12:00 PM ET, November 18, 2006
MINNEAPOLIS (AP) -- Logan Payne hopped in a cart and floored it across the field, leading the mass of Minnesota players in pursuit of the bronze pig.
The Gophers sure finished strong, leaving the frustrated Iowa Hawkeyes envious of their rival.
Amir Pinnix carried 23 times for 119 yards and two touchdowns, and Minnesota forced five turnovers in a 34-24 victory Saturday over fading Iowa to take back the Floyd of Rosedale trophy.
"We had some ups and downs, but the way this team came back is something else," said Payne, who caught seven passes for 64 yards. "This is the best team I've ever played on."
Pinnix gave the Gophers (6-6, 3-5 Big Ten) a 1,000-yard rusher for the eighth straight year. They won their third straight game and ended a five-game losing streak to the Hawkeyes (6-6, 2-6), who lost their final five conference games after being nationally ranked as high as 15th in October.
"We pulled a dud," safety Miguel Merrick said. "When you lose six games, you can't say any team that's .500 is good. Nobody wants to go to a bowl game like this."
But Tate lost a fumble and threw three interceptions. The last one led to a brief benching in the third quarter, when coach Kirk Ferentz thought his quarterback needed a little time to cool off.
"He's the head guy," Tate said. "I probably would have done the same thing. That's the way it goes."
Tate's highlight was a nifty scramble to avoid a sack by Steve Davis in the fourth quarter, when he used his left hand to balance and keep from falling as he rolled right and fired a 3-yard touchdown pass to Scott Chandler with 8:08 left to cut Minnesota's lead to 10.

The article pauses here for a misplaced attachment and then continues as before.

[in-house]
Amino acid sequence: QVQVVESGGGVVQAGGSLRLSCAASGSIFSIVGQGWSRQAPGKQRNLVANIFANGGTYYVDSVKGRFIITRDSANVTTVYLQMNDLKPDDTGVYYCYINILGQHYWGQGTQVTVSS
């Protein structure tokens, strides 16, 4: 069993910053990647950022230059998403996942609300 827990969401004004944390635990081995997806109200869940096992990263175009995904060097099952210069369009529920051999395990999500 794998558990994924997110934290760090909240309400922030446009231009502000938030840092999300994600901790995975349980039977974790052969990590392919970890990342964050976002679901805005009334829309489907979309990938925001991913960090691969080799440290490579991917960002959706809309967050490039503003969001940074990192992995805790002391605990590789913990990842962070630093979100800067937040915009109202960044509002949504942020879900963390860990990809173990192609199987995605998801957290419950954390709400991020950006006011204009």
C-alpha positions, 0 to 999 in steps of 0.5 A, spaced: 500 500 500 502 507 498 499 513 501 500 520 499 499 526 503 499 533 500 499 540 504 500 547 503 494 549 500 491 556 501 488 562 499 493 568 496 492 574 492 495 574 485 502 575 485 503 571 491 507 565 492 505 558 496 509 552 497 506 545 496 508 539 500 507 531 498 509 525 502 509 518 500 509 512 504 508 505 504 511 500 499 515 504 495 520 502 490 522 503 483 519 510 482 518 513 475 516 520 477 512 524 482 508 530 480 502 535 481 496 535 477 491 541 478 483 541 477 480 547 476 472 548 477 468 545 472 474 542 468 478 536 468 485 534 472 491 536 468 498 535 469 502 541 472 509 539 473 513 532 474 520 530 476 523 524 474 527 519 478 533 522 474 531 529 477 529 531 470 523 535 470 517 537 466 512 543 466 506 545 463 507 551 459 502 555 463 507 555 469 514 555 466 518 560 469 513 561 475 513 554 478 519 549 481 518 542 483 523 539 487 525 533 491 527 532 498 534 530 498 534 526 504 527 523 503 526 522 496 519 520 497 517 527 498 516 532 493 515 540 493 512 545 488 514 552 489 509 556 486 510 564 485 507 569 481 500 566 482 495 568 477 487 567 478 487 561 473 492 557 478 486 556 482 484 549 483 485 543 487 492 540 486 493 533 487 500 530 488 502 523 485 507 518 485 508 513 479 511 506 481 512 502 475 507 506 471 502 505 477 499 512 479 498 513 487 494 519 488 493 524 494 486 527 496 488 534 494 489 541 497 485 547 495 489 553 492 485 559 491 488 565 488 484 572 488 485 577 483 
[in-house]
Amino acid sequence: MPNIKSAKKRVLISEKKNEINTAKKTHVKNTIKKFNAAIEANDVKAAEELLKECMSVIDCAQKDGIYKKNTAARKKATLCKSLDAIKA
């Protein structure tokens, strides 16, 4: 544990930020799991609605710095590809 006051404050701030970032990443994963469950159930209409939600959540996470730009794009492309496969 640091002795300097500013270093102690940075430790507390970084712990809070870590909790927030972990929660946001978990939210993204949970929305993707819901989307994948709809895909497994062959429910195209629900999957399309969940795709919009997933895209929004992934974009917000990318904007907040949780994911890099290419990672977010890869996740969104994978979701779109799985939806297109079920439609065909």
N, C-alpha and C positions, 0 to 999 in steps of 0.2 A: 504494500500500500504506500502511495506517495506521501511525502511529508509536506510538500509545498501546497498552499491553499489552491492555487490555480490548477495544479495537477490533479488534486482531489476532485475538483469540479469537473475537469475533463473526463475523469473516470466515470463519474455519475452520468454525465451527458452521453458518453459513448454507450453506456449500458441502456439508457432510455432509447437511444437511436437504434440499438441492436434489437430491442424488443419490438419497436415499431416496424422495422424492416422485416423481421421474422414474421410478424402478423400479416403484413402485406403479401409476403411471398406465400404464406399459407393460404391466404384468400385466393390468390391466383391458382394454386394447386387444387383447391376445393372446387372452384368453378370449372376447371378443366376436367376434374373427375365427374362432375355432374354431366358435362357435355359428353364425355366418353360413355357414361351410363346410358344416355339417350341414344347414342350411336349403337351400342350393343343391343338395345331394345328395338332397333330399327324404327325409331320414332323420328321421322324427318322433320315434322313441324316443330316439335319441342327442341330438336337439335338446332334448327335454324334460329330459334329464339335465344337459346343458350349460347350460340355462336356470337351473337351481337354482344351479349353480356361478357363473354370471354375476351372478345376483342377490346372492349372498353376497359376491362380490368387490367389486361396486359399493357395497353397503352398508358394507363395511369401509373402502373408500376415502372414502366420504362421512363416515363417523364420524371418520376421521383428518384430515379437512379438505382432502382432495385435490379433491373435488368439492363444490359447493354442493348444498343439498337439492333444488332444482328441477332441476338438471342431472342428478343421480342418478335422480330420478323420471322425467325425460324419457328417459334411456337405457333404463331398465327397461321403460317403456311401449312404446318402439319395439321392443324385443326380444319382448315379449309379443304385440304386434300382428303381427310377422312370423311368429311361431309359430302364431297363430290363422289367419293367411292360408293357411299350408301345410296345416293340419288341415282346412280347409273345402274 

"That kid's got magic," Gophers coach Glen Mason said.
The Hawkeyes forced a three-and-out and drove to their opponent's 25 with roughly 4 minutes remaining, but Albert Young -- who had 133 yards on 25 attempts with one score -- tripped on fourth-and-2 and was stopped well short of the first down to end any shot of an Iowa comeback.
"My body wanted to go before my feet did," Young said.
Minnesota went 3-for-3 on fourth-down conversions on another rough afternoon for the kickers. Jason Giannini, who missed eight extra points last season, hooked a point-after attempt left in the first quarter for his third miss this year. Joel Monroe replaced him, and his 40-yard field goal try went wide right in the third quarter.
But the Gophers had a big enough lead to make those misses irrelevant and win the 100th overall meeting in the series. They lead 59-39 with two ties.
Watching his players celebrate with a traveling trophy none of them had ever touched before made Mason smile and come close to crying. The season looked lost after an awful October, a month that included a one-point overtime defeat to Penn State when Giannini missed an extra point, lopsided losses to Wisconsin and Ohio State and an embarrassing one-point victory over Division I-AA North Dakota State.
"I don't know if gratified is the right word, but I don't know when I've felt more emotional," said Mason, who raised his record against Iowa to 4-6.
Jay Thomas added 79 yards on 15 carries for Minnesota, which is in competition with the Hawkeyes for the Alamo Bowl in San Antonio. The school not invited to that game probably will be picked for the Insight Bowl in Tempe, Ariz.
Bryan Cupito went 18-for-30 for 267 yards, two touchdowns and an interception in the final home game for him and 10 other seniors -- including tight end Matt Spaeth, who caught a 3-yard score to put the Gophers up 27-17 late in the third quarter. Spaeth, an All-Big Ten pick last year, has been playing with a separated right shoulder and is leaning toward surgery that would keep him out of a bowl game.
"This will be the season I'll remember out of all of 'em," Spaeth said.
Tate, who trails only Chuck Long for most of the school's career passing records but has had not had the senior season Iowa envisioned, set up Minnesota touchdowns with two of his turnovers. Redshirt freshman Jake Christensen, Tate's temporary replacement, ended his only series with an interception that led to a Gophers score.
The costliest mistake came with 34 seconds left before halftime on first-and-goal at the 3, when Tate's pass to a slanting Dominique Douglas was picked off at the goal line by a leaping Mike Sherels -- who also had 14 tackles -- to preserve a 20-17 lead.
"We played hard. I don't think anyone quit. It's just unfortunate the way it went," Tate said. "They really did outplay us."